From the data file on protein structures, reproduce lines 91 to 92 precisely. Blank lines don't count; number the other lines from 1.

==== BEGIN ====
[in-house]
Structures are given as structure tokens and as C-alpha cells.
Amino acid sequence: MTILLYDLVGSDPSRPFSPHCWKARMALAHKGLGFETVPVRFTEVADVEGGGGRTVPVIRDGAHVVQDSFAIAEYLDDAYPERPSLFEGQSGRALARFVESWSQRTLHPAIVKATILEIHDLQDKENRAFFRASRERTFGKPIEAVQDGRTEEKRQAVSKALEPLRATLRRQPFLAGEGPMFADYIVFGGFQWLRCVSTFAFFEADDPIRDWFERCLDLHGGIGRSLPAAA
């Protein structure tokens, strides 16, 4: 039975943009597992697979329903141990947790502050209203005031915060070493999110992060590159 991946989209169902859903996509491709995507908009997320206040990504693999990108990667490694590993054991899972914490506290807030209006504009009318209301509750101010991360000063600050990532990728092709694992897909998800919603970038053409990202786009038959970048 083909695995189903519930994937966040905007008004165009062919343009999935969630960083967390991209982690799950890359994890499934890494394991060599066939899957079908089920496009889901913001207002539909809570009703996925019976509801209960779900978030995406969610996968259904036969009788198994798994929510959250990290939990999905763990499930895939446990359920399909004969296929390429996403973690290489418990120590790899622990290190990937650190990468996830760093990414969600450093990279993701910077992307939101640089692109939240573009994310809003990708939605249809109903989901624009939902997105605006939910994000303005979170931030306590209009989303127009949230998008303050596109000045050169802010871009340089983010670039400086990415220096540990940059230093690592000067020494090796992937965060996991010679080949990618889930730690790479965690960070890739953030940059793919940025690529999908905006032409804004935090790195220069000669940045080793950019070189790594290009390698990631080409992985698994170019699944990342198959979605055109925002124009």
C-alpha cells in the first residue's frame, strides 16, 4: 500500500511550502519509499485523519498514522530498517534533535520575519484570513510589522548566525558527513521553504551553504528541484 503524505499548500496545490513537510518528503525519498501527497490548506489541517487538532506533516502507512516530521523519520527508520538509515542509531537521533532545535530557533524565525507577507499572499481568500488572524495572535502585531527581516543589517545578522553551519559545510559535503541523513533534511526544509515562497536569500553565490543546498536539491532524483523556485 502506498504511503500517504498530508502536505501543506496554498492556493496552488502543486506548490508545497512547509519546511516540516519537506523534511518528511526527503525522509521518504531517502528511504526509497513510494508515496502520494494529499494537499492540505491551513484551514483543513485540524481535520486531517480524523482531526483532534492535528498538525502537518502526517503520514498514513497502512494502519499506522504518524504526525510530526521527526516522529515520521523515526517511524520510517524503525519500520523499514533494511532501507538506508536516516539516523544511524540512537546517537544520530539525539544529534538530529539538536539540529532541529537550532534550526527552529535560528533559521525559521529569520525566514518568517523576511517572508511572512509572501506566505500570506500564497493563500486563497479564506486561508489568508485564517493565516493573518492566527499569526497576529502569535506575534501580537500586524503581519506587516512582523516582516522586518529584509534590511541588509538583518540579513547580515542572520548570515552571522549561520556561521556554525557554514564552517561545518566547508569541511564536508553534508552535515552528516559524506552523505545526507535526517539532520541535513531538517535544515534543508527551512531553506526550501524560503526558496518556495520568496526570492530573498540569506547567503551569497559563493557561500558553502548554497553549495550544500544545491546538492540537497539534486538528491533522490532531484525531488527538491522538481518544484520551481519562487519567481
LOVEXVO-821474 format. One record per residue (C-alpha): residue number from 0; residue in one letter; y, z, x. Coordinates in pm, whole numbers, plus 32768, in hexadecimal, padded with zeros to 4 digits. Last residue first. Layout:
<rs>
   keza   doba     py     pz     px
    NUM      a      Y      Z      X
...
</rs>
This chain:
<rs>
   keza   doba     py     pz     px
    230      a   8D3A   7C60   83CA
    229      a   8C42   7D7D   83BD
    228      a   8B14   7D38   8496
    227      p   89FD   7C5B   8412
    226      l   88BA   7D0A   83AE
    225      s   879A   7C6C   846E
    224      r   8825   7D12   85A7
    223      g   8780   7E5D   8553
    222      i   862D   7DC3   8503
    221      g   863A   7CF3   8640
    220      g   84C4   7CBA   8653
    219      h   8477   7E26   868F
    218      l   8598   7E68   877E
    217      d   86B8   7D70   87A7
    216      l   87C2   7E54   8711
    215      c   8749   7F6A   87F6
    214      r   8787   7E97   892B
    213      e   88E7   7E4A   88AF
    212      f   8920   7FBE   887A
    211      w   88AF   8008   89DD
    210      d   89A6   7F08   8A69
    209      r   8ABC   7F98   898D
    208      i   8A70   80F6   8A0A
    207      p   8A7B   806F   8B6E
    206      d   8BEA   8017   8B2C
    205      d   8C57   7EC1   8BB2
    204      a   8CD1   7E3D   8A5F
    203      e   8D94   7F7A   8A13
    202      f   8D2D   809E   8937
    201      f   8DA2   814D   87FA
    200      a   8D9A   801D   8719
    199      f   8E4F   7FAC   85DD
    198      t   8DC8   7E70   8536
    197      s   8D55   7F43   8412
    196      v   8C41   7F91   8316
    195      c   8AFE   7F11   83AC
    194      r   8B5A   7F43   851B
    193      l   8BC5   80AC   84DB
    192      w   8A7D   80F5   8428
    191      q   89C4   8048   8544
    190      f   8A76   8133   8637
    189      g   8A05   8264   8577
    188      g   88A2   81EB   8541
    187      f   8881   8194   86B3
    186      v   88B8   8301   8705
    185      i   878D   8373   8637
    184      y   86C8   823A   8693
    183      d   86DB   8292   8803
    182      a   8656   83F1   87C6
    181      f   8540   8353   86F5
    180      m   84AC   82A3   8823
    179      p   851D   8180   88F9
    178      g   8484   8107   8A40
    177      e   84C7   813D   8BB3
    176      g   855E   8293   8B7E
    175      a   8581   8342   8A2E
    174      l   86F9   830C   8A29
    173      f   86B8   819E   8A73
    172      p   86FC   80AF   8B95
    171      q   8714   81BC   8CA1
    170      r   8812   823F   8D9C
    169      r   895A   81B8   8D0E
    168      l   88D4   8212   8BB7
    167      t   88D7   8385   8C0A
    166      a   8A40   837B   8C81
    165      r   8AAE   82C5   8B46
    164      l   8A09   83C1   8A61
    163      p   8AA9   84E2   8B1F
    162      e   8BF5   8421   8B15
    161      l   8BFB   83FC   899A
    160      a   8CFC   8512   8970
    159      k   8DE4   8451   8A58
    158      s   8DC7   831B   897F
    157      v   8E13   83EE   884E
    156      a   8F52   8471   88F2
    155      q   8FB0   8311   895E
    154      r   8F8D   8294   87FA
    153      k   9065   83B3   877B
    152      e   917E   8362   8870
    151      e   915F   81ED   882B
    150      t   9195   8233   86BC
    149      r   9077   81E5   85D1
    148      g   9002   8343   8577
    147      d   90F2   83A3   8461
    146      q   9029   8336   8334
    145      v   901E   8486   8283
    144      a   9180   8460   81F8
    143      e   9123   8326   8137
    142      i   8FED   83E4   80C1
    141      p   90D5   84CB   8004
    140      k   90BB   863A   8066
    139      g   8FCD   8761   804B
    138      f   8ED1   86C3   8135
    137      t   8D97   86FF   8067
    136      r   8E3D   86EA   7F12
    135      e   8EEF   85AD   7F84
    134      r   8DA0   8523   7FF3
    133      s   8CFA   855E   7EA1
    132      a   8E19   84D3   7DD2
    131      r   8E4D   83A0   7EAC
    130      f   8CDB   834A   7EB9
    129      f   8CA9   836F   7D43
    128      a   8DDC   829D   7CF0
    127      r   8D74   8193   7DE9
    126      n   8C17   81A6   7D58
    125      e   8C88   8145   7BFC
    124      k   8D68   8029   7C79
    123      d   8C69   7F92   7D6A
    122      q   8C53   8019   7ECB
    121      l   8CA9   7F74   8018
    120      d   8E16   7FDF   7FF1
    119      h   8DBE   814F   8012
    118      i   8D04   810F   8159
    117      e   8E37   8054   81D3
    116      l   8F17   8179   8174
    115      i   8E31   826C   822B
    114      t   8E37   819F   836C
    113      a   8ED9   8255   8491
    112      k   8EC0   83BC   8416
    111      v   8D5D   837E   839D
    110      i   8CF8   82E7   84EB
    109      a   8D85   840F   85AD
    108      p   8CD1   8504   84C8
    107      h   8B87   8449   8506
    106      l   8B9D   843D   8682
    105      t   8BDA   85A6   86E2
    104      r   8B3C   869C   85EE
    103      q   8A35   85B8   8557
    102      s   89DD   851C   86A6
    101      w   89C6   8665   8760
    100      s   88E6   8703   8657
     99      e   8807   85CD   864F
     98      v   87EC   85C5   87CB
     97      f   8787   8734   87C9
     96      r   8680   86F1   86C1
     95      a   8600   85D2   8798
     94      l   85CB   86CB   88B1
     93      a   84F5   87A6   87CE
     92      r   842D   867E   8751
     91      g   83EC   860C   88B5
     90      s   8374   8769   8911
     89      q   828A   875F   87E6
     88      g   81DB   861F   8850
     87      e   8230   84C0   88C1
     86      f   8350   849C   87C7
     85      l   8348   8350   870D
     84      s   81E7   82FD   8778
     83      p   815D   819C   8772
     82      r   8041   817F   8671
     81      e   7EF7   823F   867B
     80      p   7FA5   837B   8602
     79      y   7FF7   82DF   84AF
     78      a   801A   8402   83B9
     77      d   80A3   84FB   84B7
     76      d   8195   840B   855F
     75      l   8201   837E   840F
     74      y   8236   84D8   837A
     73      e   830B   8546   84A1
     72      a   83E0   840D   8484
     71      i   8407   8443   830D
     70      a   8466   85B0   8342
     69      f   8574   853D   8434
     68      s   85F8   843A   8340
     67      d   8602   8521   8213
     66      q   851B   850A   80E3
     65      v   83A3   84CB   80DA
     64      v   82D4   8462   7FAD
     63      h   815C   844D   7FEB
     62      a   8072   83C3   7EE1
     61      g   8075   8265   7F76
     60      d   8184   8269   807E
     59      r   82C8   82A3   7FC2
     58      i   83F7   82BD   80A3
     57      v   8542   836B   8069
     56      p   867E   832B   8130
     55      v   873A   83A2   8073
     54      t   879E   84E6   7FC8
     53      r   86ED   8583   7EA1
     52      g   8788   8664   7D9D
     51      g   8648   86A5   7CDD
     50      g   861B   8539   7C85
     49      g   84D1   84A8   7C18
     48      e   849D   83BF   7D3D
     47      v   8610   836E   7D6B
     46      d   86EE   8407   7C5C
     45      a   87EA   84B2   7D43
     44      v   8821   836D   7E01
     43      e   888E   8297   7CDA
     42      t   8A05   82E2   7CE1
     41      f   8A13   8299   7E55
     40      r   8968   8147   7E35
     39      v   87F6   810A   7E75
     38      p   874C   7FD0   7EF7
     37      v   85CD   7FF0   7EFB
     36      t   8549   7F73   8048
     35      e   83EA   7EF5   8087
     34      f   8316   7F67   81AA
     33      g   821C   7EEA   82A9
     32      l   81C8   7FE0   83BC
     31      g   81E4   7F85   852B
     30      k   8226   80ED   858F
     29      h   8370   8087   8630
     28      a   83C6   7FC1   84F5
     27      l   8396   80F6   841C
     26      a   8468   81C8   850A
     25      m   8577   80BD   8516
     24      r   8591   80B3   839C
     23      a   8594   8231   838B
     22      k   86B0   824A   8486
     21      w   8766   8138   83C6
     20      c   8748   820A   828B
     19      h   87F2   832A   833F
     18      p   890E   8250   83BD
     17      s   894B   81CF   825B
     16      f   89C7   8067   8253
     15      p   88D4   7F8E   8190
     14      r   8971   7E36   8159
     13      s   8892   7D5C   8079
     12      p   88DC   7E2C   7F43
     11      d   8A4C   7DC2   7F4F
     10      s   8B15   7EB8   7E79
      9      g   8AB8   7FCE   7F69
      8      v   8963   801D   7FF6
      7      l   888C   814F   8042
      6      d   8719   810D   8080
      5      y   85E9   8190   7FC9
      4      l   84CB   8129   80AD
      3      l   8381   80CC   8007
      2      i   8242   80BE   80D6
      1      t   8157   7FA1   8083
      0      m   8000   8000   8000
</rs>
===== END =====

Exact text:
    154      r   8F8D   8294   87FA
    153      k   9065   83B3   877B